Purple Magazine
— F/W 2008 issue 10

Mark Dion




MARK DION, Bartram’s Travels – Reconsidered

Artist and sometimes explorer Mark Dion is standing in John Bartram’s Gardens in Philadelphia, just before a June thunderstorm. He and artist Dana Sherwood are pressing down on a buoyant peat bog recently made for some of the garden’s new plants. A friend of theirs, Lord Whimsy, is on his way down from the Pine Barrens to deliver cedar water for the thirsty bog, and to celebrate the installation of Dion’s new show, Bartram’s Travels – Reconsidered, on view in the Gardens until December 6, 2008.

The Bartrams’ concept for what became the nation’s first-ever botanic garden was to let things grow organically, rather than in the artificial constrictions of British or French garden designs then in vogue. Plants could be encountered serendipitously, as in a forest. George Washington visited John Bartram’s Gardens in 1787. He was reportedly impressed with the specimens collected by the two generations of Bartram botanists, but regarded the garden itself as somewhat of a mess.

In the late 1700s, before this stately visit, William, the younger Bartram, ventured south from Philadelphia to modern-day Florida, encountering plants, animals, peoples, and landscapes most Americans had never seen. He returned to Philadelphia with examples of many species of plant life. Bartram recorded his experiences on this trip in an expansive series of writings that Mark Dion considers one of the earliest incarnations of the American “road-trip” narrative genre. He laments that few road journals written by sculpturers have surfaced.

In December 2007, emulating young William, Mark Dion set out on the road to collect ethnographic and natural items he deemed worthy of display in this exposition, fittingly set in Bartram’s pre-Revolutionary homestead, in accordance with curator Julie Courtney’s concep-tion. Lord Whimsy provided Dion with one of two letters of introduction — common recommendations of personal character in the late 18th century — and upon his embarkation, Dion made a lofty speech in the tenor of an explorer perhaps destined to never return. In the days following his departure, little surrogate Dions showed up at the Gardens in the form of hand-drawn postcards and brown paper-wrapped boxes. These boxes were unpacked several months later and their contents were cataloged and preserved in cabinets especially made or acquired, as curious as those of a similar type used in the artist’s previous exhibitions.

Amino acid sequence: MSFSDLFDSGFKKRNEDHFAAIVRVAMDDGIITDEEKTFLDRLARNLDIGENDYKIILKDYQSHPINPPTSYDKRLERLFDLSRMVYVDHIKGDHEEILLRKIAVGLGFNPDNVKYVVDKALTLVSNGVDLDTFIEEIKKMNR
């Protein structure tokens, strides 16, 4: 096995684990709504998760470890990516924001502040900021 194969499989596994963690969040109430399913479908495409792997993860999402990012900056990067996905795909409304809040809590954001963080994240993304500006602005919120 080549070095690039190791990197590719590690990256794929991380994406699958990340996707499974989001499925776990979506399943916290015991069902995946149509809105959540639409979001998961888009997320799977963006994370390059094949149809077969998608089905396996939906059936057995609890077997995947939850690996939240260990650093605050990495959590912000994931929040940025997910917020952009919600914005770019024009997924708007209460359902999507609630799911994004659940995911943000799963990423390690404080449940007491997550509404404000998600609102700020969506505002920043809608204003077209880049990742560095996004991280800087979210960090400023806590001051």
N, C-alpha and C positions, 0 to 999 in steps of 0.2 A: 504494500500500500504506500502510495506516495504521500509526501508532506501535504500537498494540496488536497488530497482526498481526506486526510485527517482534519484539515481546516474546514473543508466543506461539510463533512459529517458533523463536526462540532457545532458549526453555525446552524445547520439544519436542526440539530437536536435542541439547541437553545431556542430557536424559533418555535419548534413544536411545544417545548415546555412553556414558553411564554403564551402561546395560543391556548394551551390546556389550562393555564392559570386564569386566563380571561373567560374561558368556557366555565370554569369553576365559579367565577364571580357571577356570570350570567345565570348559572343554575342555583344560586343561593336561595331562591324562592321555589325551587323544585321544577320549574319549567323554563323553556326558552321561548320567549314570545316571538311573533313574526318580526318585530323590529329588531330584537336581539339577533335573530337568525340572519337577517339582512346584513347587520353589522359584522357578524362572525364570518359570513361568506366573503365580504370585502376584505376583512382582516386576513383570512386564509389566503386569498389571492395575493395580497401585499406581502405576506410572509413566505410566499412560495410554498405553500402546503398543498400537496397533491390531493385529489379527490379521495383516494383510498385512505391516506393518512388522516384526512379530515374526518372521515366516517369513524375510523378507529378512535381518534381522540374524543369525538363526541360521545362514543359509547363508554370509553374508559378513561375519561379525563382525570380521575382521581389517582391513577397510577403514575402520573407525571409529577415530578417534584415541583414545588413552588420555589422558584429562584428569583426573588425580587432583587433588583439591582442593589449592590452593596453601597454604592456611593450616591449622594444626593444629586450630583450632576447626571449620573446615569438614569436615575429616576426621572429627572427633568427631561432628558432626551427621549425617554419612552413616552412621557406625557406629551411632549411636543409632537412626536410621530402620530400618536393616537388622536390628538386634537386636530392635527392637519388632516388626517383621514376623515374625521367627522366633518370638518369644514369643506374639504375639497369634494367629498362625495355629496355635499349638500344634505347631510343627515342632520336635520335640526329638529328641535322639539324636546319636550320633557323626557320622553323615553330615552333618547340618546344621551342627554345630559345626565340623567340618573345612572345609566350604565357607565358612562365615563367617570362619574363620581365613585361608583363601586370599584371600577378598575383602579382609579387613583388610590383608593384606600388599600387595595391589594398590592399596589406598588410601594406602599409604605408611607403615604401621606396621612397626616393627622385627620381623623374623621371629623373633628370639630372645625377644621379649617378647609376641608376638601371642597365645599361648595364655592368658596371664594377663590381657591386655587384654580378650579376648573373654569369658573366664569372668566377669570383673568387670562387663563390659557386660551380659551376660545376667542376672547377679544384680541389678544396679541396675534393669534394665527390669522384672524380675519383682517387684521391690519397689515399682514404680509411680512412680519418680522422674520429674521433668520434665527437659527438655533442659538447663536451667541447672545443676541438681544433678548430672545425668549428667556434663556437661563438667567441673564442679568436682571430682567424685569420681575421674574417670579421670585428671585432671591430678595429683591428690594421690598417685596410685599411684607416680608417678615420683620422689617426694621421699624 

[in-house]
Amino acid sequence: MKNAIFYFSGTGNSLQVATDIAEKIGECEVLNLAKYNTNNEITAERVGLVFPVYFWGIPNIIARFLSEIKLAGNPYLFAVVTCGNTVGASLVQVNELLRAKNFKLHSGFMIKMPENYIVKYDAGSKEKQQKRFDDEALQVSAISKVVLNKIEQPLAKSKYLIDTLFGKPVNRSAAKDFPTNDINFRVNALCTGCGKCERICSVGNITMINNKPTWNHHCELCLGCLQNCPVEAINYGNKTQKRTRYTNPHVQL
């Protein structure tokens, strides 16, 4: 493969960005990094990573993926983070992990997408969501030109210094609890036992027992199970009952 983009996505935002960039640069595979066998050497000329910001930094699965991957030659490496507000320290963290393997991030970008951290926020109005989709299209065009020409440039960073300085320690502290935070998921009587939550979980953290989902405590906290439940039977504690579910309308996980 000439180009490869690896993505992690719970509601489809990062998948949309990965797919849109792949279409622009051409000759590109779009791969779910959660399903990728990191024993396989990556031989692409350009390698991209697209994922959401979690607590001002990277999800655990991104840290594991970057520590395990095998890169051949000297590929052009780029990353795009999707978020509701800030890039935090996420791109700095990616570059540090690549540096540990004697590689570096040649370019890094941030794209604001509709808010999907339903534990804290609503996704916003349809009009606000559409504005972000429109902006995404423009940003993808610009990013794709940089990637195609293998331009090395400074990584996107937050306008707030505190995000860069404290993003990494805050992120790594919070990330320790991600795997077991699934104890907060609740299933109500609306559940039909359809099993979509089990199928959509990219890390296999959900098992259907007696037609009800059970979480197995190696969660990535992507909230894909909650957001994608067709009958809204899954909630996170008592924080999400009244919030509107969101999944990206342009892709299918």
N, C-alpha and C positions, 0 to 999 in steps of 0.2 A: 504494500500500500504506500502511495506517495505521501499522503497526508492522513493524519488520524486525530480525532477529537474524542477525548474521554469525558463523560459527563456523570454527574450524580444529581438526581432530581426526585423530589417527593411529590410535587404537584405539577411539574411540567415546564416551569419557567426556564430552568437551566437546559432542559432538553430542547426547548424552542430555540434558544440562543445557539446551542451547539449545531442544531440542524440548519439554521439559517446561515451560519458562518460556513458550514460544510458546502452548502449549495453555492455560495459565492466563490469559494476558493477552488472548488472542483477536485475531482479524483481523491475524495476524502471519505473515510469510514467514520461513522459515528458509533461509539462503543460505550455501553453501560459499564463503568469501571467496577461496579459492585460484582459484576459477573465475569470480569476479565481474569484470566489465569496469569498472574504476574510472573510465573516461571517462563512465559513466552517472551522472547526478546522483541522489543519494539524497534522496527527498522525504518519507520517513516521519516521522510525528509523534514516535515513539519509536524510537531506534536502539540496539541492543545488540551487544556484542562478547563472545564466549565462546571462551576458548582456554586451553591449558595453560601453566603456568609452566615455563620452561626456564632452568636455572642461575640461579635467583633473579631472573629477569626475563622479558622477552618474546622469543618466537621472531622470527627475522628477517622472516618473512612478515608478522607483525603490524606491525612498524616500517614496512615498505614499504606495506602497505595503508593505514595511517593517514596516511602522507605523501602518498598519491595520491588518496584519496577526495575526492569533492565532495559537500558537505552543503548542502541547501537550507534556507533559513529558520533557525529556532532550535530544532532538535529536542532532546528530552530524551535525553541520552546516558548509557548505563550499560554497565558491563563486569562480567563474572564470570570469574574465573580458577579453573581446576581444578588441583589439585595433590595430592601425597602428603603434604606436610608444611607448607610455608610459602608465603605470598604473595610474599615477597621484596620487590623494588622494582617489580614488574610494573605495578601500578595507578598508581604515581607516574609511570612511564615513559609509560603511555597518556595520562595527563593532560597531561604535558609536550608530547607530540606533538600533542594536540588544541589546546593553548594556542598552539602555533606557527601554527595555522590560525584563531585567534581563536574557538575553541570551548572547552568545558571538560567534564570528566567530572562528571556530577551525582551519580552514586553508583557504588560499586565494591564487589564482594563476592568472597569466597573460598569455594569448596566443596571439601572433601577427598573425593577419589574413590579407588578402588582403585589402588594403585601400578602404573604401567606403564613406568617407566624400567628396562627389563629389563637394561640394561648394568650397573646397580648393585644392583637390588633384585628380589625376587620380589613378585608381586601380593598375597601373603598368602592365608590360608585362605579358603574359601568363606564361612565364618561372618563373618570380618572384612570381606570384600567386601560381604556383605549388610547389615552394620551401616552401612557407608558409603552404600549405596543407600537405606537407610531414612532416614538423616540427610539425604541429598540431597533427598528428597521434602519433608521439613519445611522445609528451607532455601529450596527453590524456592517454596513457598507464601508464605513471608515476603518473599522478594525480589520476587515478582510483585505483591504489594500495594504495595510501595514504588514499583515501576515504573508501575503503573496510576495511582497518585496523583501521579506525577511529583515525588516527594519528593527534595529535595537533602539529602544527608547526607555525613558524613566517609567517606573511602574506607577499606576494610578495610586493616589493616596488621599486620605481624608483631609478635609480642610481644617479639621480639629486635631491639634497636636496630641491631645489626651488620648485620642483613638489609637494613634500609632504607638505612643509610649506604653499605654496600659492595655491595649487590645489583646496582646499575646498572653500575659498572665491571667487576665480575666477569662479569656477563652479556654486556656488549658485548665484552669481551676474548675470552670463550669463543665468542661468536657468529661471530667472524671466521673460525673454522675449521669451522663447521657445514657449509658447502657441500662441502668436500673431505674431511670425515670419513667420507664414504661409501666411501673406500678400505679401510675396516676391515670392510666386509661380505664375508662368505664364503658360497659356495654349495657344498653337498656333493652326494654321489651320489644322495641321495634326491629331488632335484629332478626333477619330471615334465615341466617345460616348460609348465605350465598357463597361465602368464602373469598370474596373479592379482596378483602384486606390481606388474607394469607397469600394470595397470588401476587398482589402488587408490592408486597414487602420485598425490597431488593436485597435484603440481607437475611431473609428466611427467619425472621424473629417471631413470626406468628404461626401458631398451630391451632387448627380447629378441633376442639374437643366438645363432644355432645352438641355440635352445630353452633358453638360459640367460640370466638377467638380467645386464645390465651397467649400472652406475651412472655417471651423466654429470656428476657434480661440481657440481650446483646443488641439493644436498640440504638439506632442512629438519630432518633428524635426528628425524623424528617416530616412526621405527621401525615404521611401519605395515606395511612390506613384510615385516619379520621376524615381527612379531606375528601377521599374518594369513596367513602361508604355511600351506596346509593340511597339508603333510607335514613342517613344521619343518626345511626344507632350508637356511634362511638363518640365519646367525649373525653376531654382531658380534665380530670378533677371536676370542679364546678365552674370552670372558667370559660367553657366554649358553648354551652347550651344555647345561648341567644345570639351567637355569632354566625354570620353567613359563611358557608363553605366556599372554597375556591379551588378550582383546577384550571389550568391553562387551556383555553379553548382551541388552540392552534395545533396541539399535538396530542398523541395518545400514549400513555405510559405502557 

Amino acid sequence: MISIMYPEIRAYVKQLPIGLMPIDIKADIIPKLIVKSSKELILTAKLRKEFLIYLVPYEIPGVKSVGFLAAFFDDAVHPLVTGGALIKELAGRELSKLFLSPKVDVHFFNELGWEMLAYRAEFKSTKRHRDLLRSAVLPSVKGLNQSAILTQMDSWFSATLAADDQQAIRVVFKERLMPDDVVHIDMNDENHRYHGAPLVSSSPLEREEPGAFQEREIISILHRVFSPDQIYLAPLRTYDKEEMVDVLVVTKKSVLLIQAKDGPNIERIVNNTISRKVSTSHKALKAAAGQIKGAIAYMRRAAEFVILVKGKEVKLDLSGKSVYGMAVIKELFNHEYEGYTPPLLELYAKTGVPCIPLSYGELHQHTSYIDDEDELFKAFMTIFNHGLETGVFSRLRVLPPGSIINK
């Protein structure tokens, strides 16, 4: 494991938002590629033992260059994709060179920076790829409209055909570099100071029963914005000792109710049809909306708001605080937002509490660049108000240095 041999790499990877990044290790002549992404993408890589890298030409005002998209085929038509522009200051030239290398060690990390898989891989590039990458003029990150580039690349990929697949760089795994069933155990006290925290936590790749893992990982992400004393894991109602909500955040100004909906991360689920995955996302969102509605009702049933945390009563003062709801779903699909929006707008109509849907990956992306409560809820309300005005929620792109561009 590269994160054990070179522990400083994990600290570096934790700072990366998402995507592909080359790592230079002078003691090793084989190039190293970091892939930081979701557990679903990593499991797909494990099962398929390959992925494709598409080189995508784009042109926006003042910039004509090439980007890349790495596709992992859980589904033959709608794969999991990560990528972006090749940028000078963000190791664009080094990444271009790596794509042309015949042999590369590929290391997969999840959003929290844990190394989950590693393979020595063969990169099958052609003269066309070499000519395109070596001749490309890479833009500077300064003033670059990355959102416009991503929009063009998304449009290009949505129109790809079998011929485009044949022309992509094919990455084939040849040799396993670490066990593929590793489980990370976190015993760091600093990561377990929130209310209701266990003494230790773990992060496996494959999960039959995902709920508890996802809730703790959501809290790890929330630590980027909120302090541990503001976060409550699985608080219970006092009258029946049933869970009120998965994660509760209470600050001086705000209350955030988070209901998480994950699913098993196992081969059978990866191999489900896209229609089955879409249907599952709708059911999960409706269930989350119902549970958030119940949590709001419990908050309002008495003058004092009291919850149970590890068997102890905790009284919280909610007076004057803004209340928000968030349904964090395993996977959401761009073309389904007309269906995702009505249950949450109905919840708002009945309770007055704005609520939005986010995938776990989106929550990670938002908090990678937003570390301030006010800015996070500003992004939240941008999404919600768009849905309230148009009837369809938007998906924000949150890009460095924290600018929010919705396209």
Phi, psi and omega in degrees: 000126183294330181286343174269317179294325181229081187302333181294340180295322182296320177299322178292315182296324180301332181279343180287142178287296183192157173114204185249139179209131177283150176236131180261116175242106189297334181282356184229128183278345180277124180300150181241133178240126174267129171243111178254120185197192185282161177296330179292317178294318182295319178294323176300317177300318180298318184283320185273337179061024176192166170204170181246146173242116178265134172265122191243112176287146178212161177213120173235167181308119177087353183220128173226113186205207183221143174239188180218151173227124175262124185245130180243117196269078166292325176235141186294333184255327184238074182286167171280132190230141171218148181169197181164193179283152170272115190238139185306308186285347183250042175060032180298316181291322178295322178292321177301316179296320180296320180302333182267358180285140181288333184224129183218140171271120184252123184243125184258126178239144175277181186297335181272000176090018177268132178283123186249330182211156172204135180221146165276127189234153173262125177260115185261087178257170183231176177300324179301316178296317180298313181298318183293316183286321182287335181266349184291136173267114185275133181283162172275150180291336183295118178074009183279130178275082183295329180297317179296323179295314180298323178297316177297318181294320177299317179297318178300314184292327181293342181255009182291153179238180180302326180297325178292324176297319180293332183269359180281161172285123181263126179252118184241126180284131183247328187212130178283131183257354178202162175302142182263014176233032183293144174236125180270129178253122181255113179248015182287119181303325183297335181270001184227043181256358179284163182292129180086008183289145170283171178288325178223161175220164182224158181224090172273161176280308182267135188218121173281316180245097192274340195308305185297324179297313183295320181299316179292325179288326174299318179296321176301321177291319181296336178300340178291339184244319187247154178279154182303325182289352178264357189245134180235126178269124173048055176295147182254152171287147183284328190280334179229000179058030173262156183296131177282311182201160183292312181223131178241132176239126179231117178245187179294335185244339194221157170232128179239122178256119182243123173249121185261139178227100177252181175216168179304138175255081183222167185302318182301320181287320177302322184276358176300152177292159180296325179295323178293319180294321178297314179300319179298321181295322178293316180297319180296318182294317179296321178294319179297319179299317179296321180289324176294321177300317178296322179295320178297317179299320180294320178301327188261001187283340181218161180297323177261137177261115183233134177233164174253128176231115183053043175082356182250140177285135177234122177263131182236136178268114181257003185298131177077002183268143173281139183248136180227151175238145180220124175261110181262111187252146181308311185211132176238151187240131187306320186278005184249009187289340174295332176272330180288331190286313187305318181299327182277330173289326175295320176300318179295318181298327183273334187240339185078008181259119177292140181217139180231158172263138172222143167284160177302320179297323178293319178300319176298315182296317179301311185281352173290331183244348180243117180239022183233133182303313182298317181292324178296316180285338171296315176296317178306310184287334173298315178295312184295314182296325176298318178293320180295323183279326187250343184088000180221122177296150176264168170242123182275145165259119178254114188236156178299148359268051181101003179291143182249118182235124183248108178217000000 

Open a cabinet drawer and you may find manatee rib bones, hotel soaps, a small bat with once menacing but now humble little wings, or brittle plastic toy cocktail stirs. Slide out one of the many glass vials from what looks like a cigar box, and a mushroom, a spiny beetle, or a seed might be seen rolling around the bottom of it. A million little narratives swirl around the items, almost dissolving their patient classification.

For Dion, modern American flea markets and yard sales — places where he bought some of his ethnographic items — are not unlike the trading posts of 1773.
In that era, Americans were striving to define themselves as a people. In a sense, we still are. America is anything but a well-manicured English garden. In this election year of 2008, as the news media and some politicians go to such great lengths to classify America as incapable of unity, perhaps they — unlike George Washington — could learn a lot from the Bartrams. And from Mark Dion.


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F/W 2008 issue 10

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